For educational purposes I wanted to trace a chain of NTP servers, e.g. 0.de.pool.ntp.org back to a stratum 1 NTP server. How can I do this?

I found ntptrace, but it doesn't work:

/home/xyzdragon# ntptrace
localhost: stratum 2, offset -0.009285, synch distance 0.010221 timed out, nothing received
***Request timed out

I tried to debug /usr/bin/ntptrace by reproducing the steps of that Perl-script manually:

home/xyzdragon# ntpq -n
ntpq> pe
     remote           refid      st t when poll reach   delay   offset  jitter
+     3 -  129  128  376   27.339   14.405  12.857
ntpq> host
current host set to
ntpq> pe timed out, nothing received
***Request timed out

Actually ntptrace uses a combination of rv and pstat instead of the pe ntpq command.

After several tries getting it to work with ntpq, I just used a workaround:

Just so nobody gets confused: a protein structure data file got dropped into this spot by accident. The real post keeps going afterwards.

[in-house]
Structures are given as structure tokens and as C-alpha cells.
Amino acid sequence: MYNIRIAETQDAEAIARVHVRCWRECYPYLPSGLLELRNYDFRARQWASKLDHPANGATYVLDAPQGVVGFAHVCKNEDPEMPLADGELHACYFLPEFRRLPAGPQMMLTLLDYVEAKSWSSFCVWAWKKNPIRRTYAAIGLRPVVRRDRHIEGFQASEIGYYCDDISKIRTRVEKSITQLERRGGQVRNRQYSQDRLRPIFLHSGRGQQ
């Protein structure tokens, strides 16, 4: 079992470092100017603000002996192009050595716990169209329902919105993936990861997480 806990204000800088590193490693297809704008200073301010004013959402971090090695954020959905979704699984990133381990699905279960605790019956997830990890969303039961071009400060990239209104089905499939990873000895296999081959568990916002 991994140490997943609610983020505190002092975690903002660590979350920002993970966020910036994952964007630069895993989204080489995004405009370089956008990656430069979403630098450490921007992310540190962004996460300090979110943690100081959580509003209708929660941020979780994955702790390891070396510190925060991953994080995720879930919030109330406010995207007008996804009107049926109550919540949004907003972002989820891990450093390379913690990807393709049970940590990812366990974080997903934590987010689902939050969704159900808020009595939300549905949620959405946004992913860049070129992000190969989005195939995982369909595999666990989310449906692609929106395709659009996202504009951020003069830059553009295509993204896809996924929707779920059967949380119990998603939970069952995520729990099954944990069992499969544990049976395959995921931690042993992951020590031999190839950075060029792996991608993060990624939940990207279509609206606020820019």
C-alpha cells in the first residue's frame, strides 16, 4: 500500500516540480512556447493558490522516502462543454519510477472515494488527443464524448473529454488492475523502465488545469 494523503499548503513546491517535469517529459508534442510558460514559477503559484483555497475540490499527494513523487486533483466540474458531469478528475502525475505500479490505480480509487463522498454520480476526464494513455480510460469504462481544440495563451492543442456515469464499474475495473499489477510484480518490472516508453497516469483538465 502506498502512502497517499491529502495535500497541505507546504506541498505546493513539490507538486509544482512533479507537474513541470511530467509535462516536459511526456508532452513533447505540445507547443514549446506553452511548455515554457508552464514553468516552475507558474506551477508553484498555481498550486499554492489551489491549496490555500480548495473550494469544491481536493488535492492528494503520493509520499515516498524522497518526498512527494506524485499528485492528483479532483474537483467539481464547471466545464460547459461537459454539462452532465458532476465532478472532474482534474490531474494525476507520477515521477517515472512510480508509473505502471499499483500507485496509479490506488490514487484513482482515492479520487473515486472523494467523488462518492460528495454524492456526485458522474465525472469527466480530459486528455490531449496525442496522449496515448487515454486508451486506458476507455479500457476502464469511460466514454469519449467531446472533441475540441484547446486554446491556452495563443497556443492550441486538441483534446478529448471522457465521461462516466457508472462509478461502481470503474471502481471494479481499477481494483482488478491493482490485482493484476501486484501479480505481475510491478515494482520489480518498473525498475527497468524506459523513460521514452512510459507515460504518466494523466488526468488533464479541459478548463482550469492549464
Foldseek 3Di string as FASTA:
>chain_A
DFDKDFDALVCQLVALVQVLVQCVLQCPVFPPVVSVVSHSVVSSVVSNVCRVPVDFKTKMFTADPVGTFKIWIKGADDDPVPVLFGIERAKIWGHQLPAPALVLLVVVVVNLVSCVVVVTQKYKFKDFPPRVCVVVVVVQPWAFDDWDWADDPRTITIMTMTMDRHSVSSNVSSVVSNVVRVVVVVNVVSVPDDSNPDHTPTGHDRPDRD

1. Read peer and refid from `ntpq -p
  2. Insert server (skipping into /etc/ntp.conf
  3. Apply settings with sudo service ntp restart
  4. Go to 1.

This works to trace an NTP chain, but it is very tedious. My questions therefore are:

  • How can I use maybe ntpq only to trace the NTP server chain?
  • Why isn't ntptrace working in the first place?

From the man page of ntptrace:

ntptrace is a perl script that uses the ntpq utility program to follow the chain of NTP servers from a given host back to the primary time source. For ntptrace to work properly, each of these servers must implement the NTP Control and Monitoring Protocol specified in RFC 1305 and enable NTP Mode 6 packets.

  • And the unstated bit is that very few, if any, NTP servers will allow management queries from random IP addresses on their public interfaces. The NTP pool project specifically states to disable management queries on the IP address used for NTP pool time queries. – tgharold Jun 14 '15 at 15:54

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